Breeding home range and habitat use of a rare high-elevation songbird in industrial forests of New Brunswick

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University of New Brunswick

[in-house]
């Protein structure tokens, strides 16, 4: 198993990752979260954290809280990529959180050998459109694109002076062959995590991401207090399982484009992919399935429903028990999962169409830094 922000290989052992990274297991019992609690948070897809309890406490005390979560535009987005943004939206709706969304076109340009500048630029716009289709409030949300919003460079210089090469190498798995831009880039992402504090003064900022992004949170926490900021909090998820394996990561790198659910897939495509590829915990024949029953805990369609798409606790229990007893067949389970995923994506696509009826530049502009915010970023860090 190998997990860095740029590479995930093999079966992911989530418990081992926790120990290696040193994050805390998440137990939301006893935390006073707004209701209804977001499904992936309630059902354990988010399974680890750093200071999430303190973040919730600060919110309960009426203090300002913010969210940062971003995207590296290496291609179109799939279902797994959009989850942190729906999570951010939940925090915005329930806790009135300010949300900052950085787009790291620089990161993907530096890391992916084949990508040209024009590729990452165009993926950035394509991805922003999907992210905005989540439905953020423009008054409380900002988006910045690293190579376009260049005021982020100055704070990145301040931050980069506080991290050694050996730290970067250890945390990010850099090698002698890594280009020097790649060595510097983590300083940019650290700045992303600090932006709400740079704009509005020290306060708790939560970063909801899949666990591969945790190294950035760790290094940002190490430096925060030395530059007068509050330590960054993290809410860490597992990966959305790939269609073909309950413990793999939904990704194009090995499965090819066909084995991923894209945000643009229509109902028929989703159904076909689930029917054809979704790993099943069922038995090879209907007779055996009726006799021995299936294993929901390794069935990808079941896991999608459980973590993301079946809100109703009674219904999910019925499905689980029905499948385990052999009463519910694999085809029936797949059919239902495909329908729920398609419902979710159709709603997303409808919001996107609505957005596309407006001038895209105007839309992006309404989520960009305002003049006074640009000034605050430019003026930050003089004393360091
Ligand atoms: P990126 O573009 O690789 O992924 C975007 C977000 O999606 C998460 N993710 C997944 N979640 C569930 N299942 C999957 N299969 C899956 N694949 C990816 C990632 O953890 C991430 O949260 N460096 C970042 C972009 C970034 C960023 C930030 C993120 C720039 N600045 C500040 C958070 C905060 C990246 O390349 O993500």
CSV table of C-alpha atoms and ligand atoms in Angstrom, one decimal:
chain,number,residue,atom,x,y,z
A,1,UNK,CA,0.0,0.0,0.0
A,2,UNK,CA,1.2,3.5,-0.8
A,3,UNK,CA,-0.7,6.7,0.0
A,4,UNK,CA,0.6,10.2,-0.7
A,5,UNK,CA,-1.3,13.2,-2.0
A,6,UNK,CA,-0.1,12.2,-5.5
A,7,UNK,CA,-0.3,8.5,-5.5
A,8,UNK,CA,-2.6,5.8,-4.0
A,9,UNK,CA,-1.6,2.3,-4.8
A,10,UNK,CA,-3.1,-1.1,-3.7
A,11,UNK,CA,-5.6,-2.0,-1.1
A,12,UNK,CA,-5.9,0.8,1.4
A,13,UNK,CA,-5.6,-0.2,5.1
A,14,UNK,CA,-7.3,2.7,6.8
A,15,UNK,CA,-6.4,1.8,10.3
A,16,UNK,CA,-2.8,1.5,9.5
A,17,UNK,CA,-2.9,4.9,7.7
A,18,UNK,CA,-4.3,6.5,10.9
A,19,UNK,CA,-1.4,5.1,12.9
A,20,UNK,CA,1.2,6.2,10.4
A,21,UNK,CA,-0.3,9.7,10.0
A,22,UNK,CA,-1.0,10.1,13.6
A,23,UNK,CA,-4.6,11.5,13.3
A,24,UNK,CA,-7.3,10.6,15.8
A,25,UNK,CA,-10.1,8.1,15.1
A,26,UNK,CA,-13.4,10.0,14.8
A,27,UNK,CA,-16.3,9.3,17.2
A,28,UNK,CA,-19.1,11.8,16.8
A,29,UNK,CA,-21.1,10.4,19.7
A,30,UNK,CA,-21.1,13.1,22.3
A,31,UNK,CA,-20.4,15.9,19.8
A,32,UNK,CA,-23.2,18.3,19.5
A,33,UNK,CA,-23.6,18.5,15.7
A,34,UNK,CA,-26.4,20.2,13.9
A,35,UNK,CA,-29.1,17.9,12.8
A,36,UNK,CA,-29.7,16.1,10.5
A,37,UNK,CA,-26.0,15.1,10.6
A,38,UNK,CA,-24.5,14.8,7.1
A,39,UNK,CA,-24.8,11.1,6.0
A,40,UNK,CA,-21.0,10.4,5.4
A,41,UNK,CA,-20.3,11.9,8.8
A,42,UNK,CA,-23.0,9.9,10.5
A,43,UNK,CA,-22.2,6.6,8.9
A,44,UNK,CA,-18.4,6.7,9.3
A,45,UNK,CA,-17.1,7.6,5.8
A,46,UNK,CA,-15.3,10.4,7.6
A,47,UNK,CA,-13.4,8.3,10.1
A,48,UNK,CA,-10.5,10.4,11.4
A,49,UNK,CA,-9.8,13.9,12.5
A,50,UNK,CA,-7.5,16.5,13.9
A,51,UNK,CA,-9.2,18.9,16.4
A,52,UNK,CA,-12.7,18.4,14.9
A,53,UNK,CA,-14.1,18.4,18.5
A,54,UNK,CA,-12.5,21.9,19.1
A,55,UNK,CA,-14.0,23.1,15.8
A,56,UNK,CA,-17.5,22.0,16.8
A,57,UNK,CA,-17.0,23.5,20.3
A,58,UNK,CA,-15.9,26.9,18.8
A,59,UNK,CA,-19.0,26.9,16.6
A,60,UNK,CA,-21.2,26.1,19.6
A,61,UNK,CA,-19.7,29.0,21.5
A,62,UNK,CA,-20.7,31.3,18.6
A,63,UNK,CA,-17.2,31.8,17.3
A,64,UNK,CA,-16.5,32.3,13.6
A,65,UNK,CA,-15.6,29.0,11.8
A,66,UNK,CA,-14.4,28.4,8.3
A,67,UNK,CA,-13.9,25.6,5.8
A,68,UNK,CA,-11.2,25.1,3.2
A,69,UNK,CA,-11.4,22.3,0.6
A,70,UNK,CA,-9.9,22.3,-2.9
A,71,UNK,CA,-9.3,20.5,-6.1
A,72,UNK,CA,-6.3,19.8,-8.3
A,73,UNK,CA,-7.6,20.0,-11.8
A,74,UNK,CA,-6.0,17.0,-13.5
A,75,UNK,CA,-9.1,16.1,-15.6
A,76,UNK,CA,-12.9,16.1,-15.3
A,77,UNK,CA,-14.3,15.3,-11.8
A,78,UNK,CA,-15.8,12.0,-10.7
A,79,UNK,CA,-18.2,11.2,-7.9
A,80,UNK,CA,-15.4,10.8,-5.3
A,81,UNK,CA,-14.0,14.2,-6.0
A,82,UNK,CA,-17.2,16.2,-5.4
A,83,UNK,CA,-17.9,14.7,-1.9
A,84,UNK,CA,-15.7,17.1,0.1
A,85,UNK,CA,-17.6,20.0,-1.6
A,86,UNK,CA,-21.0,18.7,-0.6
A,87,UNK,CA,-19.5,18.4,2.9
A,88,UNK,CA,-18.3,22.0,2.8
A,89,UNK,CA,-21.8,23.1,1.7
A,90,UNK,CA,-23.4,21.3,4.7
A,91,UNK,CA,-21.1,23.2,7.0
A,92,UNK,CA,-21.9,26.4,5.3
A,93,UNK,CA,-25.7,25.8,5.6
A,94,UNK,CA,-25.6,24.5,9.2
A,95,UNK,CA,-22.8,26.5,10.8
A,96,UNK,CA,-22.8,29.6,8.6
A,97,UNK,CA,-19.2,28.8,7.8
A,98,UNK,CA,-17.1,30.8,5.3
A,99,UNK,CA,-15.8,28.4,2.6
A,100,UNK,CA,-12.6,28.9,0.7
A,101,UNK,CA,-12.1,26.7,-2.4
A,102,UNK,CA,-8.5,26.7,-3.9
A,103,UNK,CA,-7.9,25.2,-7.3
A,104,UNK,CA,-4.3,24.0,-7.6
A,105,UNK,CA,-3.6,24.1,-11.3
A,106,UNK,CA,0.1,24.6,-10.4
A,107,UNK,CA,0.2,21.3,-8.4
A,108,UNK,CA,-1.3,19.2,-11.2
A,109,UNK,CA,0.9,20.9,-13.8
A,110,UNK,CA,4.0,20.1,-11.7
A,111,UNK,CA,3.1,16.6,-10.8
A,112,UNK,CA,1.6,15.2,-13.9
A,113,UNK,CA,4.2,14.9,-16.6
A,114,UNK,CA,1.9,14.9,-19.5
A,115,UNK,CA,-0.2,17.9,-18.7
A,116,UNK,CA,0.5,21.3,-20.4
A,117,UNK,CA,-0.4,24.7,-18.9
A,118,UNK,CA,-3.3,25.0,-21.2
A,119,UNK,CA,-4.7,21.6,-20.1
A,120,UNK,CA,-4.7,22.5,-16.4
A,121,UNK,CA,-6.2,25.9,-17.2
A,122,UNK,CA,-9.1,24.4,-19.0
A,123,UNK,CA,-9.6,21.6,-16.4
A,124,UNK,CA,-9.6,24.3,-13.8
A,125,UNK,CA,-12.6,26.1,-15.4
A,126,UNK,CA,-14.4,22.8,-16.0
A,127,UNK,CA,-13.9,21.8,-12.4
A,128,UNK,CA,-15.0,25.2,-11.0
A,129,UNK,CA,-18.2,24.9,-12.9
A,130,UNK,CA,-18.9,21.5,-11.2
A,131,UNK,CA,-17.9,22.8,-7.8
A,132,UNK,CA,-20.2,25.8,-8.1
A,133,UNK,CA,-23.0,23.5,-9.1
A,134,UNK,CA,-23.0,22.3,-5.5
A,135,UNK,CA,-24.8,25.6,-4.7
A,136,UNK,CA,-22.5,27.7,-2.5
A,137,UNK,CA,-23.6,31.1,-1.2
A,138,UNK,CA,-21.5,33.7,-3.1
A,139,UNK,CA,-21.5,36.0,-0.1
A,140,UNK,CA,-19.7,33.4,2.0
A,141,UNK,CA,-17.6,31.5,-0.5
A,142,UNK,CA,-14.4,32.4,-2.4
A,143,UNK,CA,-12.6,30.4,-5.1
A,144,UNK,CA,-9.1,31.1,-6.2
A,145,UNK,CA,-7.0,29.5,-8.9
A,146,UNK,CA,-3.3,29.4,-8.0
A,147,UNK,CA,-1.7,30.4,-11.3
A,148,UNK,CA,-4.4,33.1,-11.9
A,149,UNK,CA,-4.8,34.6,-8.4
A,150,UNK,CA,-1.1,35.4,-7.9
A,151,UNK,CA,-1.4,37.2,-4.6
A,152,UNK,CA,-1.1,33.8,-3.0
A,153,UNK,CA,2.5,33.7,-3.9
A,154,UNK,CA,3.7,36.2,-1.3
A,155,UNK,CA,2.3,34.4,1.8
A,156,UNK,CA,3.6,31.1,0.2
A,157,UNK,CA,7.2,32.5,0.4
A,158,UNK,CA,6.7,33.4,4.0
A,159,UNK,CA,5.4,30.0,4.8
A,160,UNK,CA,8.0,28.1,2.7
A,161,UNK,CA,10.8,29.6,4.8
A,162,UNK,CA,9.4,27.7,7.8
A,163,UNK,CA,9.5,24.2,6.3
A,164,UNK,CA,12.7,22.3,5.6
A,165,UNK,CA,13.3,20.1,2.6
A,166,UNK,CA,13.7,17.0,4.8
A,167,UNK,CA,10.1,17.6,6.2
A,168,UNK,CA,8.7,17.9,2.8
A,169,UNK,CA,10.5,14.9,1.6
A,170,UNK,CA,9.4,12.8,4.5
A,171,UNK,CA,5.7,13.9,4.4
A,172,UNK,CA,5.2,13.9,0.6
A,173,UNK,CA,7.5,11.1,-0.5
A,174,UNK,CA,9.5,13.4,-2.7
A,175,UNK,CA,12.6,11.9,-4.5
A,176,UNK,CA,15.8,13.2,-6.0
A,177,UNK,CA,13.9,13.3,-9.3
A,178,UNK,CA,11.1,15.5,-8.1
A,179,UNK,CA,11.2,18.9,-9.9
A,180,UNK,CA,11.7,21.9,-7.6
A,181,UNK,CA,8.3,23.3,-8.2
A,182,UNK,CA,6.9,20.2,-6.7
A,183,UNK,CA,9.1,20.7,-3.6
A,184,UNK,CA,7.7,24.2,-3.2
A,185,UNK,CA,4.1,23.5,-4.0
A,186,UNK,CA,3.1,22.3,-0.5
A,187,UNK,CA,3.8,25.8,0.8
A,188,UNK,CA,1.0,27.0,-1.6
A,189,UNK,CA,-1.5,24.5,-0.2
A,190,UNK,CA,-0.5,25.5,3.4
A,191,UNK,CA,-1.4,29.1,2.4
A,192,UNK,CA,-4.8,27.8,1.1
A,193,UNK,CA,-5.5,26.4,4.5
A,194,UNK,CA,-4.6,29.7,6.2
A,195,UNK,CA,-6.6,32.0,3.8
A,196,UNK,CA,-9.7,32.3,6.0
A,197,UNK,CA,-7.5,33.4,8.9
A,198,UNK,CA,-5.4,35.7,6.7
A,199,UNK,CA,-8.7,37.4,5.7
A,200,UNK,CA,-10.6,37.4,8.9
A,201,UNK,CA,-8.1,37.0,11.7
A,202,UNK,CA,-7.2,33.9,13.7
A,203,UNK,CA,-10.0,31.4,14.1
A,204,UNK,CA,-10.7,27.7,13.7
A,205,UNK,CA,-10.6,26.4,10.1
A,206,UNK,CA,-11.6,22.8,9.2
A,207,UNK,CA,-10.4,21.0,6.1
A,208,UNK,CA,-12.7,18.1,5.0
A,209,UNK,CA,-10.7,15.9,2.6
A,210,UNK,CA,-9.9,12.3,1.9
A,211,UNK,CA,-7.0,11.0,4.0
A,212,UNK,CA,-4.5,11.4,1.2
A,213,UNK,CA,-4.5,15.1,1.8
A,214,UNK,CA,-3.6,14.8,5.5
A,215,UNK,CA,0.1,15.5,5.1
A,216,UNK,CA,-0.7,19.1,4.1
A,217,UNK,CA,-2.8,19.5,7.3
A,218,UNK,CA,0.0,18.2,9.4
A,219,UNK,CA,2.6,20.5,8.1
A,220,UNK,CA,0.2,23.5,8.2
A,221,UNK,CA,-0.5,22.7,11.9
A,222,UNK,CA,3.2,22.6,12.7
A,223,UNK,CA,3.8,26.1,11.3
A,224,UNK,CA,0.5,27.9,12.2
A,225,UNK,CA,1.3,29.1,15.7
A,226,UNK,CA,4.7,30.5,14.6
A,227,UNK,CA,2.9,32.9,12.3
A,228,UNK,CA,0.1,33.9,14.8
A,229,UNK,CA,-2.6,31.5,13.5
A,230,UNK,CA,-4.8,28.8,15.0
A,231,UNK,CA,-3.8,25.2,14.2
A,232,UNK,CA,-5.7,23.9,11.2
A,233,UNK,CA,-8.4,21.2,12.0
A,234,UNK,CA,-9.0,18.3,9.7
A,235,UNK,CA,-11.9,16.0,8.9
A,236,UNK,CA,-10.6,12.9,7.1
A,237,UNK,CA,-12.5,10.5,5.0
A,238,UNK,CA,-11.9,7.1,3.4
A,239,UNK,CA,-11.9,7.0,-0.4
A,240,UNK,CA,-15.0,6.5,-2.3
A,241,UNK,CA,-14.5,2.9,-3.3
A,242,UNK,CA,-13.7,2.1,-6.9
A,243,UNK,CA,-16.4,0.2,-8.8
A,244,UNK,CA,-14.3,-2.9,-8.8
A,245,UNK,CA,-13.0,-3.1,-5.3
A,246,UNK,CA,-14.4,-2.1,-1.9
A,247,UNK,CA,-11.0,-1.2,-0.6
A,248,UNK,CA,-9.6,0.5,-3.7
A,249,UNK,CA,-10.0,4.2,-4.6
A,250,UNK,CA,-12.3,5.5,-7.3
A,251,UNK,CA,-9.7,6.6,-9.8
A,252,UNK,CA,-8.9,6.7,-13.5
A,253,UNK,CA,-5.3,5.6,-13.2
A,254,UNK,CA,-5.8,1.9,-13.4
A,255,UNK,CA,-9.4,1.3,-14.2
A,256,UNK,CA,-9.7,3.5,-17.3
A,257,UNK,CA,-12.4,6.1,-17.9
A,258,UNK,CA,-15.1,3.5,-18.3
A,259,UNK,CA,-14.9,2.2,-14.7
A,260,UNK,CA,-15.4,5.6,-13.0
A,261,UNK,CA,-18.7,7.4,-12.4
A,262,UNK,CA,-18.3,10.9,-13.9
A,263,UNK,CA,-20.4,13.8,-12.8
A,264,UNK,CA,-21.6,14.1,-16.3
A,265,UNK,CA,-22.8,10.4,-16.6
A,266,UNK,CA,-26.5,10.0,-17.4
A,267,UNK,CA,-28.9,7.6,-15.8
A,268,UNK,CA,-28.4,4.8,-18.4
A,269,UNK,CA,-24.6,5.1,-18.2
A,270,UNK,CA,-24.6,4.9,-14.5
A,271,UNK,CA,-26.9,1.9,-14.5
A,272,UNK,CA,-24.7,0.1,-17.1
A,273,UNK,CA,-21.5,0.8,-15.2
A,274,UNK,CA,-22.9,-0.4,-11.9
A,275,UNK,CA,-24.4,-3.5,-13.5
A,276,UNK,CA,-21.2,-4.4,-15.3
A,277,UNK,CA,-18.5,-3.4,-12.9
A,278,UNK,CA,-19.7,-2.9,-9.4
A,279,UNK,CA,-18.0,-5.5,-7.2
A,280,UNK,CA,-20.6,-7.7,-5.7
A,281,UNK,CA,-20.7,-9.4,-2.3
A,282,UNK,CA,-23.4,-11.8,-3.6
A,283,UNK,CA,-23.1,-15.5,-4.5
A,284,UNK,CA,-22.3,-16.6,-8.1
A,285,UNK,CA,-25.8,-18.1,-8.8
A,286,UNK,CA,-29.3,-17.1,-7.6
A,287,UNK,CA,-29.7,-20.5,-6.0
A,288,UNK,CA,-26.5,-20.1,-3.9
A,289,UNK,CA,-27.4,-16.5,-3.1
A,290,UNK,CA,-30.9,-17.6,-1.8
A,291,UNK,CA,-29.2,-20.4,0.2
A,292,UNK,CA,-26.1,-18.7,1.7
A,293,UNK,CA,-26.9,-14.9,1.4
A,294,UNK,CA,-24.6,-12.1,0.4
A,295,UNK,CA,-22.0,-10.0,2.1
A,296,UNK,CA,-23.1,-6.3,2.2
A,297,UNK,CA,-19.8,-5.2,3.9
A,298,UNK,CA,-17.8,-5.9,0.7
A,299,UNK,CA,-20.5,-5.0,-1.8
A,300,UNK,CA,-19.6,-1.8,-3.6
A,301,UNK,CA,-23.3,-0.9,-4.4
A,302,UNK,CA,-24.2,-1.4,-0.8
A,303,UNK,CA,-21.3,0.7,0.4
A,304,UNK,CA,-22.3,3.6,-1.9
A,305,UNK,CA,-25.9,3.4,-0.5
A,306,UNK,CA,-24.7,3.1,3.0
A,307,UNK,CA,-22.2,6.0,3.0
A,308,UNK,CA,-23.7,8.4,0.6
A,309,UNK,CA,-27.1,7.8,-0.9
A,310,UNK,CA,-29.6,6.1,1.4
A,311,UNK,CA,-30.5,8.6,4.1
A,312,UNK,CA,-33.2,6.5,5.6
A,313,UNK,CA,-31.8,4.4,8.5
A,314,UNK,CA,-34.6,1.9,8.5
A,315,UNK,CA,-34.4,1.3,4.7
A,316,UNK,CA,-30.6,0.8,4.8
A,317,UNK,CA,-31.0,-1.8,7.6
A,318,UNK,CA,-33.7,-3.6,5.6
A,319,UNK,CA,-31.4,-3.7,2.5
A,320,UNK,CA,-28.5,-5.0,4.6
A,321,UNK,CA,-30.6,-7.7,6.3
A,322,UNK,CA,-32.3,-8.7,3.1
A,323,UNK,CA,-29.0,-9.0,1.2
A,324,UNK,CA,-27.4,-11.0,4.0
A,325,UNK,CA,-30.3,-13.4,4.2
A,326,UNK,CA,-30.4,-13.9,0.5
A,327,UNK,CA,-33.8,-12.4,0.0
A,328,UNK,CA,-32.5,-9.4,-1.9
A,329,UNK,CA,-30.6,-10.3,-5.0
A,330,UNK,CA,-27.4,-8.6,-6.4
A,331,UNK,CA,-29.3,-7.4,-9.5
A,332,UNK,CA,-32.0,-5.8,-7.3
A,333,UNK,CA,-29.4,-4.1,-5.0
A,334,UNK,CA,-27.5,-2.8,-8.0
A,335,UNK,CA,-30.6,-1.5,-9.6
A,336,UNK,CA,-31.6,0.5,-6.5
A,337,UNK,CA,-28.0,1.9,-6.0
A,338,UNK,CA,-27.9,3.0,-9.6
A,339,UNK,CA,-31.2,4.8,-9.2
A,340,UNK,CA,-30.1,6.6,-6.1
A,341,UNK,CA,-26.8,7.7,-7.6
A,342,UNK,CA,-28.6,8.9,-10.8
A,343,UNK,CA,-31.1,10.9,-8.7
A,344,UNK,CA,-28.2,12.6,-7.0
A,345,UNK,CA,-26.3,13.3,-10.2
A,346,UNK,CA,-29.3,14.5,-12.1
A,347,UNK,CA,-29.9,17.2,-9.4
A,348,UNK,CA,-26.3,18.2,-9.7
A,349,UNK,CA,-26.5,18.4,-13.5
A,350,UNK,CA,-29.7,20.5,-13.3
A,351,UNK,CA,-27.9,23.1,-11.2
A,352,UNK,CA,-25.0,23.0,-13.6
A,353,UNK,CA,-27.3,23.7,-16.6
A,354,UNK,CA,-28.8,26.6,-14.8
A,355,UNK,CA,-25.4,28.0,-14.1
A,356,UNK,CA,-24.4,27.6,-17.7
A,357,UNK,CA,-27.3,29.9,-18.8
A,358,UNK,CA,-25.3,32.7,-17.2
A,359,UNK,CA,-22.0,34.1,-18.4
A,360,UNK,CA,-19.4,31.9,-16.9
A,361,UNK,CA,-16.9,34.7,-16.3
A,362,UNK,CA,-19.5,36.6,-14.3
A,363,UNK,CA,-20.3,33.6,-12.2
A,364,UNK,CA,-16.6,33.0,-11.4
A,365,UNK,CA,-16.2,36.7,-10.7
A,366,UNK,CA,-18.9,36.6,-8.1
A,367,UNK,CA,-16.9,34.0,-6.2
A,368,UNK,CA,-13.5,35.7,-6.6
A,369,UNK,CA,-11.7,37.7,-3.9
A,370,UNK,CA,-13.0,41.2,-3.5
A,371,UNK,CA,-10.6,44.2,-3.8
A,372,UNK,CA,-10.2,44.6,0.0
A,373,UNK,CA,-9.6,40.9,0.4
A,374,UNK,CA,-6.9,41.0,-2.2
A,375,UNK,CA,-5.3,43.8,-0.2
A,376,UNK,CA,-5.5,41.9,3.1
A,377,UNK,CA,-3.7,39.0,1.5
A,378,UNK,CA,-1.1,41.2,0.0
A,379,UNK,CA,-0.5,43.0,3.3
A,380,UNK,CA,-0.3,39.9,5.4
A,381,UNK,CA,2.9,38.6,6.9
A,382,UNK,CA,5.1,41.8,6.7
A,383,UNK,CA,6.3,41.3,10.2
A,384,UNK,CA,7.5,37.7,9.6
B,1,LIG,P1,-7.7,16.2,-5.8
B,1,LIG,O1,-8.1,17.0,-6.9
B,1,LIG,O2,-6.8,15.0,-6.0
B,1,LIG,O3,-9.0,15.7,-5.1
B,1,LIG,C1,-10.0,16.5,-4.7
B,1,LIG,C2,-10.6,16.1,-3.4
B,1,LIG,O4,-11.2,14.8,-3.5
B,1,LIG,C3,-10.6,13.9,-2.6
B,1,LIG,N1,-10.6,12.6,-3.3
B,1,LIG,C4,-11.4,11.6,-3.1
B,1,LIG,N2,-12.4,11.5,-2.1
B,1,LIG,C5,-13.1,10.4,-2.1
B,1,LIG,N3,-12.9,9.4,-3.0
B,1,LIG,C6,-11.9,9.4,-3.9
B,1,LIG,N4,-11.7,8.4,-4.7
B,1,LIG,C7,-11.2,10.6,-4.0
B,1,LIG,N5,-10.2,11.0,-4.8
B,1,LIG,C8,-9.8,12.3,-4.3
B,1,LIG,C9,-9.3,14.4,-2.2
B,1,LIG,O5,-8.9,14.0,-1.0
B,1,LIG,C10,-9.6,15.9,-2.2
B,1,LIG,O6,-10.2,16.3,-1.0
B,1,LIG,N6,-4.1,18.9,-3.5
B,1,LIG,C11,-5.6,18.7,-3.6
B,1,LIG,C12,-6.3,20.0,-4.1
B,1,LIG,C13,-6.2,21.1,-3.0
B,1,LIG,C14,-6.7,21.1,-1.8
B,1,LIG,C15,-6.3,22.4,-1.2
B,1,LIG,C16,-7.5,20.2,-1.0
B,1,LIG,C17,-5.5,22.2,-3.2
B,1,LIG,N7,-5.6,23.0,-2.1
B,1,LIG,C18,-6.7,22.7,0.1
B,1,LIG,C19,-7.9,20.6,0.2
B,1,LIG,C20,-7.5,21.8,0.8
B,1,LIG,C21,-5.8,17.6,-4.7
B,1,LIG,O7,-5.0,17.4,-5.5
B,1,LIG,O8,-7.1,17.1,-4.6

This thesis estimates home ranges, habitat selection, habitat use, and nest success of the Bicknell's Thrush (Catharus bicknelli), a threatened songbird species inhabiting industrial forests in north-central New Brunswick. Home ranges were estimated as 18.14 ± 5.33 ha (90% AKDE) for females, and 13.2 ± 2.2 ha (90% AKDE) for males. A population estimate, derived from the number of female home ranges within a potential habitat model, was calculated at 5 275 (4 077 – 7 469) individuals in New Brunswick. Compositional analysis showed significant habitat preference in both sexes at the home range vs. landscape level, but no significant preference at the relocations vs. home range level. Compositional analysis indicates that they prefer unthinned habitat but interactions between precommercial thinning treatments and year since the treatment increased likelihood of use as years increased. Different females showed different preferences to habitat, and 4/5 females nested in forest that had been thinned previously, with three of those nests succeeding. I discuss management and conservation implications of these results for this species in New Brunswick.